Mike Pompeo has everything that Donald Trump wants in a senior appointment: A hawkish demeanour, a history of doggedly pursuing Hillary Clinton, and above all a military uniform.
That makes him a "winner" in Trump world and a more natural fit in his administration than Rex Tillerson, a Texas oilman many considered an odd choice as America's top diplomat. Mr Tillerson's steady and independent approach had put him at odds with the president on crucial issues from Qatar to Russia, and he had long seemed to be on borrowed time.
Mr Pompeo has quietly got on with the job in his role as director of the CIA, never notably clashing with Mr Trump. When he has spoken out he has denounced efforts to rein in some of the most controversial counterterrorism programmes introduced after 9/11 and has criticised Iran's sprawling role in the Middle East. Like Mr Tillerson, however, Mr Pompeo has said America should stand with allies such as Britain and France, who want to keep the nuclear deal reached with Tehran in 2015.
In his new secretary of state, however, the president also now has an ally playing down the impact of Russian meddling in the 2016 election.
"It is true" that Russia interfered in the vote that took Mr Trump to the White House, he said at the Aspen security conference last year, "and the one before that, and the one before that." The remarks chimed with the president's view that there was nothing untoward last time around.
Mr Pompeo's career bears all the firsts and bests that Mr Trump appreciates.
He graduated top of his class from the US military academy at West Point in 1986, before taking a degree from Harvard. A stint in private industry - setting up an aerospace and security company – was followed by election to Congress in 2010 as part of the Tea Party surge and he served on the House intelligence committee.
He was accused of Islamaphobia in the aftermath of the 2013 Boston marathon bombing, when he took to the House floor to suggest that Muslim leaders were failing in their duty to discourage terrorism.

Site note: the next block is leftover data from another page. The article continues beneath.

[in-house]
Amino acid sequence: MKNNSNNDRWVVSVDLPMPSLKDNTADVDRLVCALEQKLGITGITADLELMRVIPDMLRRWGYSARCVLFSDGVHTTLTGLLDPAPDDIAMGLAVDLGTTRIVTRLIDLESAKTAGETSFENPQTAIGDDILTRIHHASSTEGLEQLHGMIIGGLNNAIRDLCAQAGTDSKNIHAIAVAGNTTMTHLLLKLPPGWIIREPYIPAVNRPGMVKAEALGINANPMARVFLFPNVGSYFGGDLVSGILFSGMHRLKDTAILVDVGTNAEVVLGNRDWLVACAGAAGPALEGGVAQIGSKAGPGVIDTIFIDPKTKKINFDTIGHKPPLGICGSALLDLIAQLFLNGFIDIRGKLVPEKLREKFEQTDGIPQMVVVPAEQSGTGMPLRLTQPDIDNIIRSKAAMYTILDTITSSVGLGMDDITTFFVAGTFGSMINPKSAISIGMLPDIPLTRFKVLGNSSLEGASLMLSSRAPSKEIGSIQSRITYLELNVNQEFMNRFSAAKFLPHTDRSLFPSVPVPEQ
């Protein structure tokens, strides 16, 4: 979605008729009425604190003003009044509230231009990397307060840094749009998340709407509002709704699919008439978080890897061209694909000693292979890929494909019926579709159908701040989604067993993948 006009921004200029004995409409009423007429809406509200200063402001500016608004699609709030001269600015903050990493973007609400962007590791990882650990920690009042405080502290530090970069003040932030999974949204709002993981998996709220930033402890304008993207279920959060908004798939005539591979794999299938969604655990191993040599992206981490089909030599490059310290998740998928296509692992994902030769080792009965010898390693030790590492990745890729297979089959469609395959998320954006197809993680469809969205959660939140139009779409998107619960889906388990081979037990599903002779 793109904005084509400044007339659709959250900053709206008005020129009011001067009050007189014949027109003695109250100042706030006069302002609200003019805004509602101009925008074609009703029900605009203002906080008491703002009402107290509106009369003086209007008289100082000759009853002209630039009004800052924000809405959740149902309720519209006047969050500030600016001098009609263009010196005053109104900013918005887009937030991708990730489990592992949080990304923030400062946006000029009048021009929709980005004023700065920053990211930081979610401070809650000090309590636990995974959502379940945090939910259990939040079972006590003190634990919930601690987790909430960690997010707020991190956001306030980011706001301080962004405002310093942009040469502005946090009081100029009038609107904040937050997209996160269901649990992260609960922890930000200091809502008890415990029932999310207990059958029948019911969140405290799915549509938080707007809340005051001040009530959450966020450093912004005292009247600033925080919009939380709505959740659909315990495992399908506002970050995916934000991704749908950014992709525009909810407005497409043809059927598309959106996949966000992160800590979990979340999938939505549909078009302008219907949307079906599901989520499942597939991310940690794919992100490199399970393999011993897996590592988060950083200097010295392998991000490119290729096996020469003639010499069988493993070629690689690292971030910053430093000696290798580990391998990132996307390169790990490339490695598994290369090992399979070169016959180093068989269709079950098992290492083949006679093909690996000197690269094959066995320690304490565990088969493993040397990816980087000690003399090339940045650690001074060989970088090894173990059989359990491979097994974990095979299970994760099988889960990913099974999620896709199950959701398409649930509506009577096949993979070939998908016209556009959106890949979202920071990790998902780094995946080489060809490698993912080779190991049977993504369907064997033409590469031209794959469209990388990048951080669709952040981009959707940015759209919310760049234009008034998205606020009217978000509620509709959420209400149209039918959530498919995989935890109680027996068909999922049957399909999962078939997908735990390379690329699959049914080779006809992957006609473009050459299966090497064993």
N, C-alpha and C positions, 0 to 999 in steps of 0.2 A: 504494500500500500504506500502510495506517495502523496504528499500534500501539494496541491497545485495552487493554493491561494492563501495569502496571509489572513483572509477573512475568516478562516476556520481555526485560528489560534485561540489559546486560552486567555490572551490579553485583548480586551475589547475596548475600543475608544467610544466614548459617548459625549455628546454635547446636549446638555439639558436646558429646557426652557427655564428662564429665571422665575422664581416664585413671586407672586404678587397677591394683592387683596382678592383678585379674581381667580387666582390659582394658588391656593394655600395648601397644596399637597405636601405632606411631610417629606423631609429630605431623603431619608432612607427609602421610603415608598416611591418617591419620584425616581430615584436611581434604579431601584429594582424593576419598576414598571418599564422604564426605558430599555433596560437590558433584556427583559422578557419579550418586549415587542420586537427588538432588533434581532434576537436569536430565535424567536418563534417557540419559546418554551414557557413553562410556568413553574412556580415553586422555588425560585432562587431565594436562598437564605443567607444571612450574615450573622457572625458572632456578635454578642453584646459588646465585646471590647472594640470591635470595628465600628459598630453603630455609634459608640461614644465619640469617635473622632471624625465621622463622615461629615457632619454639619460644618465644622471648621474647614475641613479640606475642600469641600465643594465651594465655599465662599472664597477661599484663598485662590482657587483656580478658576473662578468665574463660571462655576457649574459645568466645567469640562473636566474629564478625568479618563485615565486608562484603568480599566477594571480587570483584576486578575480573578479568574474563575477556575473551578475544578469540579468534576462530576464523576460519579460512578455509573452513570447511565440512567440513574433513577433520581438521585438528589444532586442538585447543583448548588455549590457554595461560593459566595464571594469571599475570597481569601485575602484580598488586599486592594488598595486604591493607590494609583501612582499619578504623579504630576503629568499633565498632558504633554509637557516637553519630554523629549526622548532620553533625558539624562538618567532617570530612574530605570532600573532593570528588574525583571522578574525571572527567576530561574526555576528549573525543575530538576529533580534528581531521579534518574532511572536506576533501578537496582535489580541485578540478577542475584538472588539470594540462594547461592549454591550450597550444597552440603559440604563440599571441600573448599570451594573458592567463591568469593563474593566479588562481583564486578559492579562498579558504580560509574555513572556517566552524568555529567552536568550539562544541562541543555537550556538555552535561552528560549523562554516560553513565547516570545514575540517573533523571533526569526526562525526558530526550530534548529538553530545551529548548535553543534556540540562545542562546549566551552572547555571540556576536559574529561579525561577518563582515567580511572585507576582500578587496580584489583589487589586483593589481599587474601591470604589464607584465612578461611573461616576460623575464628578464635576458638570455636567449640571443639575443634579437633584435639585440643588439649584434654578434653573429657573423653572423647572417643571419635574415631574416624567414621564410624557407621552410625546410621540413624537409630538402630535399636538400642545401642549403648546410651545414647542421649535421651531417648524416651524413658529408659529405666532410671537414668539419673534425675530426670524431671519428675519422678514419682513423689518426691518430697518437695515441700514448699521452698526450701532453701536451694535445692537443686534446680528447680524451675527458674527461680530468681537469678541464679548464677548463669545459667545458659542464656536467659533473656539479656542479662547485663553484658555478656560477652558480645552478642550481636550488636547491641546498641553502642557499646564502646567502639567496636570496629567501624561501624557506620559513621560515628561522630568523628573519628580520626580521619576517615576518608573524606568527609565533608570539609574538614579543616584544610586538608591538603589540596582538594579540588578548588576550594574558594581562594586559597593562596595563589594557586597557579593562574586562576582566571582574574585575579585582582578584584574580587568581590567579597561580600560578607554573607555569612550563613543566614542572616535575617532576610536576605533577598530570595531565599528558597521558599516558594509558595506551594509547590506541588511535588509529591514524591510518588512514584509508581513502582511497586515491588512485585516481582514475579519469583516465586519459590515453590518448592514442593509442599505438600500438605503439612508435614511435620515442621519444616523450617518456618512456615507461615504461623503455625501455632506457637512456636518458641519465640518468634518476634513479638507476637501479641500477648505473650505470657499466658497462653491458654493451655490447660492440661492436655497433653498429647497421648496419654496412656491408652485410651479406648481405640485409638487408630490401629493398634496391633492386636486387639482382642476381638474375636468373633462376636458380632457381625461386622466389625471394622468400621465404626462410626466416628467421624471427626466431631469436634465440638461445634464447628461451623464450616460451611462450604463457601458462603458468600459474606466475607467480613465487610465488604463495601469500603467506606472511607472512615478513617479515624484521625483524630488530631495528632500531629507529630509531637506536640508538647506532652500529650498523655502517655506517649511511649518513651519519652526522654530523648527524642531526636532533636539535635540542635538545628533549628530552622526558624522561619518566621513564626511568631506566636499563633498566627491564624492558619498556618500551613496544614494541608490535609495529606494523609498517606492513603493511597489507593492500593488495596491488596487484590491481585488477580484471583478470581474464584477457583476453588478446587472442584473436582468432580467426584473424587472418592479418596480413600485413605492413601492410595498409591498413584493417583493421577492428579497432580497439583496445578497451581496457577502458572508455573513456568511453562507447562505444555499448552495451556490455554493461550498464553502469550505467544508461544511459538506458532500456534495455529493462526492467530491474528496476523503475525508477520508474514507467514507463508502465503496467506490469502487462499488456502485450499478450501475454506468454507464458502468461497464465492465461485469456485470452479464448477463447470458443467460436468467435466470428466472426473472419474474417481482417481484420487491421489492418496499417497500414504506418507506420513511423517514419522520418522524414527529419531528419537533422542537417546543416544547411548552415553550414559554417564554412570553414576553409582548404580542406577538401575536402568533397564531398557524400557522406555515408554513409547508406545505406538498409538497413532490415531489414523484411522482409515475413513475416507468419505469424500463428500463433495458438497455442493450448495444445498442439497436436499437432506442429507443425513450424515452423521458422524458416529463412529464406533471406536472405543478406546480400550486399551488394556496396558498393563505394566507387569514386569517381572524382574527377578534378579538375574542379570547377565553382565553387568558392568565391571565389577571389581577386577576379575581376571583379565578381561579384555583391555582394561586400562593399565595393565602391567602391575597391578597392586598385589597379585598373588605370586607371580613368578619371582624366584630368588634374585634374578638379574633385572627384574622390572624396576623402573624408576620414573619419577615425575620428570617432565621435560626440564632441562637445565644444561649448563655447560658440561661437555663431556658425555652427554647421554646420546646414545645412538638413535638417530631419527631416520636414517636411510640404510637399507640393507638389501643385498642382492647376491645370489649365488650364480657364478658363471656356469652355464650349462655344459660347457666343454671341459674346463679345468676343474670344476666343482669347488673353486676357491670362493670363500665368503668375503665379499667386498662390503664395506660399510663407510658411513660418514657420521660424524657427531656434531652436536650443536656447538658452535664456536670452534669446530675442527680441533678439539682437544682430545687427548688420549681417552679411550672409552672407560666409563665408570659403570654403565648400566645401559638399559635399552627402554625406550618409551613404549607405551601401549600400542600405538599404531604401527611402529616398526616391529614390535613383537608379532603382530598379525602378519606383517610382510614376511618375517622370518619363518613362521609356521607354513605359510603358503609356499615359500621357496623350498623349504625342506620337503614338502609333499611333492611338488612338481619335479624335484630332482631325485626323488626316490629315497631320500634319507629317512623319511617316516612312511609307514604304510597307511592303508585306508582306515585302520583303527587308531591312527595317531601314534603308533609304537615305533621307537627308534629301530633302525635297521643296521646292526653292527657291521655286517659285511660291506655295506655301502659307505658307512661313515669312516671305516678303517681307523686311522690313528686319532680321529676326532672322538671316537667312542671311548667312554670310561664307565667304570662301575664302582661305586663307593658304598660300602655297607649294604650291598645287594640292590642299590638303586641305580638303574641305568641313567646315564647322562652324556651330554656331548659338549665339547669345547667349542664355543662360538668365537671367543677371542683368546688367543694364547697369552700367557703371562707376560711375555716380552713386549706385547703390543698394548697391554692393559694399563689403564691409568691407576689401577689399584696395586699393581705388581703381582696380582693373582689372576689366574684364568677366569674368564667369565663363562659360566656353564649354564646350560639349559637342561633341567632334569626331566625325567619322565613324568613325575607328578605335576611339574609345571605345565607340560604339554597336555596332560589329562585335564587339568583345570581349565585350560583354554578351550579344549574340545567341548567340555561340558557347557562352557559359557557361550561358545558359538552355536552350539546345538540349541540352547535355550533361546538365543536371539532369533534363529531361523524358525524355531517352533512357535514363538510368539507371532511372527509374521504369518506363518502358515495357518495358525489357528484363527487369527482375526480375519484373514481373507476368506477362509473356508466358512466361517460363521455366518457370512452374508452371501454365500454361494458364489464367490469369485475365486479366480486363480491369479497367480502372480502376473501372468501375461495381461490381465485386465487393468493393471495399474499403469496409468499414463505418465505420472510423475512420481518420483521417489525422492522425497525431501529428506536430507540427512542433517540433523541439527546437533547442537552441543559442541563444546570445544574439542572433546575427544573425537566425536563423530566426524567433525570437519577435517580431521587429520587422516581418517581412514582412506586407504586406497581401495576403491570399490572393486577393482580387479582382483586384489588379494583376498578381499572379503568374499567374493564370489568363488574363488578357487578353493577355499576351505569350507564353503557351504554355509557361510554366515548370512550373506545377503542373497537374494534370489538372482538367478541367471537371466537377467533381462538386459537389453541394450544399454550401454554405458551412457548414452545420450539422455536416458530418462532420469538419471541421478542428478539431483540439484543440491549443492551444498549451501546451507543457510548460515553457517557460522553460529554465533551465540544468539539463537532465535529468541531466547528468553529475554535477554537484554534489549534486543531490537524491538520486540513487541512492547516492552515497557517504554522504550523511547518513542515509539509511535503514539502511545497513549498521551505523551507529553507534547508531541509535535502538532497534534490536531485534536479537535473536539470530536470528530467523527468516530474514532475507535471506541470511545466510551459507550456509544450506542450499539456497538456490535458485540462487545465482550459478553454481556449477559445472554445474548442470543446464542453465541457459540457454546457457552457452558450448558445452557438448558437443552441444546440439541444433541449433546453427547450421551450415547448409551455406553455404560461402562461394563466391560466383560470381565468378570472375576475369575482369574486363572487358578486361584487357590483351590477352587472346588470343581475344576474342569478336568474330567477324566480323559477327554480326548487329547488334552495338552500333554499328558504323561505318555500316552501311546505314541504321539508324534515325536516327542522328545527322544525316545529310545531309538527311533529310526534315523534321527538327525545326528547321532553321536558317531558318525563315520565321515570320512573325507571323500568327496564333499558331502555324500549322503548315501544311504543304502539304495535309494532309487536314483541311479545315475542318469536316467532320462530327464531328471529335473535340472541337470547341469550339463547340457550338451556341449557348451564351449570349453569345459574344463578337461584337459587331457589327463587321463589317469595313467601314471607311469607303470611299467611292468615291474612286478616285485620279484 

"Instead of responding, silence has made these Islamic leaders across America potentially complicit in these acts and, more importantly still, in those that may well follow," he said.
Mr Pompeo, who is 54, became an ardent critic of Mrs Clinton, the former secretary of state, when he joined the committee investigating the 2012 attack on US diplomats and personnel in Benghazi, in Libya.
When asked why the inquiry had taken longer than the Watergate investigation – which prompted the resignation of President Richard Nixon in 1974 – he had a simple response.
"This is worse, in some ways," he said, during an appearance on NBC's Meet the Press.
It was a line later echoed Mr Trump, who announced him as his pick to head the CIA soon after winning the election in November 2016. His appointment worried many career officers dismayed that such a partisan figure would lead an organisation that was supposed to rise above politics.
He has shown a particularly hawkish line on Iran – describing it recently as a "thuggish police state" - and expressed frequent disdain for the deal that limited Tehran's nuclear programme, without joining Mr Trump in saying the agreement should be completely abandoned.
In the Middle East, Mr Pompeo is known to have close relationships with Israeli intelligence agencies and after a 2015 visit said: "Prime Minister Netanyahu is a true partner of the American people.”
But he also played a role in developing links with the Palestinian Authority and was the first senior official from Mr Trump's team to meet Mahmoud Abbas in February last year.